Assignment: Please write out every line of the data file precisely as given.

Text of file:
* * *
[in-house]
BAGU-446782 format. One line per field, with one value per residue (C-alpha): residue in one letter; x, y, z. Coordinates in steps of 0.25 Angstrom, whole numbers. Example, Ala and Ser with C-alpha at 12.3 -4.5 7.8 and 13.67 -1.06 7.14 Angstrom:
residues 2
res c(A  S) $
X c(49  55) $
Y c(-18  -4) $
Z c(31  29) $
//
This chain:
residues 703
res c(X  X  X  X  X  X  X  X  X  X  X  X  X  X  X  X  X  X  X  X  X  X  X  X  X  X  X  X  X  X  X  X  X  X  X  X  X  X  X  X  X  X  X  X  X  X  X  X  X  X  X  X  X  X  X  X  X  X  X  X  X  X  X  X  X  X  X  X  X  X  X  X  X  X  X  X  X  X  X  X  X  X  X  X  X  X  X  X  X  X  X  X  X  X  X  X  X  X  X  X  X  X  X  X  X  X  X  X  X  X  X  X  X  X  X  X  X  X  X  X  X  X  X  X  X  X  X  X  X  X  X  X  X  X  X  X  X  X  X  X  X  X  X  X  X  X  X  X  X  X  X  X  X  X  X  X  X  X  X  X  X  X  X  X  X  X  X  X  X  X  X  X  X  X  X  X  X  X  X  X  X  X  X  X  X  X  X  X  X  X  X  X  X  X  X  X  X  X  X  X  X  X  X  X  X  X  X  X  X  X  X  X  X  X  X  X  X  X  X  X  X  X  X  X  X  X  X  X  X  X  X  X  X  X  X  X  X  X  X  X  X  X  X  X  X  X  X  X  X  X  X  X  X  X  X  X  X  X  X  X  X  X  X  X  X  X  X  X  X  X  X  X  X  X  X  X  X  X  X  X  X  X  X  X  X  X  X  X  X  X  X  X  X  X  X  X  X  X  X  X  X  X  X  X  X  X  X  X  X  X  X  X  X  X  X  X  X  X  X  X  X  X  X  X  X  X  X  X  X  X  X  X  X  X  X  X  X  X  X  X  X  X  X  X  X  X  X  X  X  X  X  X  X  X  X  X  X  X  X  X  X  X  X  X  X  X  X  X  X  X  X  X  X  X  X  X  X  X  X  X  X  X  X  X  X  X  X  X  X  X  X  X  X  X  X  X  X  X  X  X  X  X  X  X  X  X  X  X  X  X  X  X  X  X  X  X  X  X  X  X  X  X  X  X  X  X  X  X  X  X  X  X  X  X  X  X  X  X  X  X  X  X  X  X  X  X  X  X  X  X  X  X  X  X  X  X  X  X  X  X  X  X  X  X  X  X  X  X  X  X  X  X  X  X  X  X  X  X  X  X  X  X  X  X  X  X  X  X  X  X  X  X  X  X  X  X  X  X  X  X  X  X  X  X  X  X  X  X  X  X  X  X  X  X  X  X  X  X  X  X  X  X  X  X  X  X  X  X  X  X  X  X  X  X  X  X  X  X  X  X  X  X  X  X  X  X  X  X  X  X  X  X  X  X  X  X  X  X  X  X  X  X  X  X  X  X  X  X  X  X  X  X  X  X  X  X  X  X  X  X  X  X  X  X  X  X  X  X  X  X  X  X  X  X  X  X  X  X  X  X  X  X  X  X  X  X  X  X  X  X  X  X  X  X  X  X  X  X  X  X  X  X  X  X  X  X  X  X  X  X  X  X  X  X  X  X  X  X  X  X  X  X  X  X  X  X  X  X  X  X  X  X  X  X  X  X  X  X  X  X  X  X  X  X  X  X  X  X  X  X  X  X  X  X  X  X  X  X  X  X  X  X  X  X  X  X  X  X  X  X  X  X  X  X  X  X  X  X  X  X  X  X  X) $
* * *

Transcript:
[in-house]
BAGU-446782 format. One line per field, with one value per residue (C-alpha): residue in one letter; x, y, z. Coordinates in steps of 0.25 Angstrom, whole numbers. Example, Ala and Ser with C-alpha at 12.3 -4.5 7.8 and 13.67 -1.06 7.14 Angstrom:
residues 2
res c(A  S) $
X c(49  55) $
Y c(-18  -4) $
Z c(31  29) $
//
This chain:
residues 703
res c(X  X  X  X  X  X  X  X  X  X  X  X  X  X  X  X  X  X  X  X  X  X  X  X  X  X  X  X  X  X  X  X  X  X  X  X  X  X  X  X  X  X  X  X  X  X  X  X  X  X  X  X  X  X  X  X  X  X  X  X  X  X  X  X  X  X  X  X  X  X  X  X  X  X  X  X  X  X  X  X  X  X  X  X  X  X  X  X  X  X  X  X  X  X  X  X  X  X  X  X  X  X  X  X  X  X  X  X  X  X  X  X  X  X  X  X  X  X  X  X  X  X  X  X  X  X  X  X  X  X  X  X  X  X  X  X  X  X  X  X  X  X  X  X  X  X  X  X  X  X  X  X  X  X  X  X  X  X  X  X  X  X  X  X  X  X  X  X  X  X  X  X  X  X  X  X  X  X  X  X  X  X  X  X  X  X  X  X  X  X  X  X  X  X  X  X  X  X  X  X  X  X  X  X  X  X  X  X  X  X  X  X  X  X  X  X  X  X  X  X  X  X  X  X  X  X  X  X  X  X  X  X  X  X  X  X  X  X  X  X  X  X  X  X  X  X  X  X  X  X  X  X  X  X  X  X  X  X  X  X  X  X  X  X  X  X  X  X  X  X  X  X  X  X  X  X  X  X  X  X  X  X  X  X  X  X  X  X  X  X  X  X  X  X  X  X  X  X  X  X  X  X  X  X  X  X  X  X  X  X  X  X  X  X  X  X  X  X  X  X  X  X  X  X  X  X  X  X  X  X  X  X  X  X  X  X  X  X  X  X  X  X  X  X  X  X  X  X  X  X  X  X  X  X  X  X  X  X  X  X  X  X  X  X  X  X  X  X  X  X  X  X  X  X  X  X  X  X  X  X  X  X  X  X  X  X  X  X  X  X  X  X  X  X  X  X  X  X  X  X  X  X  X  X  X  X  X  X  X  X  X  X  X  X  X  X  X  X  X  X  X  X  X  X  X  X  X  X  X  X  X  X  X  X  X  X  X  X  X  X  X  X  X  X  X  X  X  X  X  X  X  X  X  X  X  X  X  X  X  X  X  X  X  X  X  X  X  X  X  X  X  X  X  X  X  X  X  X  X  X  X  X  X  X  X  X  X  X  X  X  X  X  X  X  X  X  X  X  X  X  X  X  X  X  X  X  X  X  X  X  X  X  X  X  X  X  X  X  X  X  X  X  X  X  X  X  X  X  X  X  X  X  X  X  X  X  X  X  X  X  X  X  X  X  X  X  X  X  X  X  X  X  X  X  X  X  X  X  X  X  X  X  X  X  X  X  X  X  X  X  X  X  X  X  X  X  X  X  X  X  X  X  X  X  X  X  X  X  X  X  X  X  X  X  X  X  X  X  X  X  X  X  X  X  X  X  X  X  X  X  X  X  X  X  X  X  X  X  X  X  X  X  X  X  X  X  X  X  X  X  X  X  X  X  X  X  X  X  X  X  X  X  X  X  X  X  X  X  X  X  X  X  X  X  X  X  X  X  X  X  X  X  X  X  X  X  X  X  X  X  X  X  X  X  X  X  X  X  X  X  X  X  X  X  X  X  X  X  X  X  X  X  X  X  X  X  X  X  X  X  X  X  X) $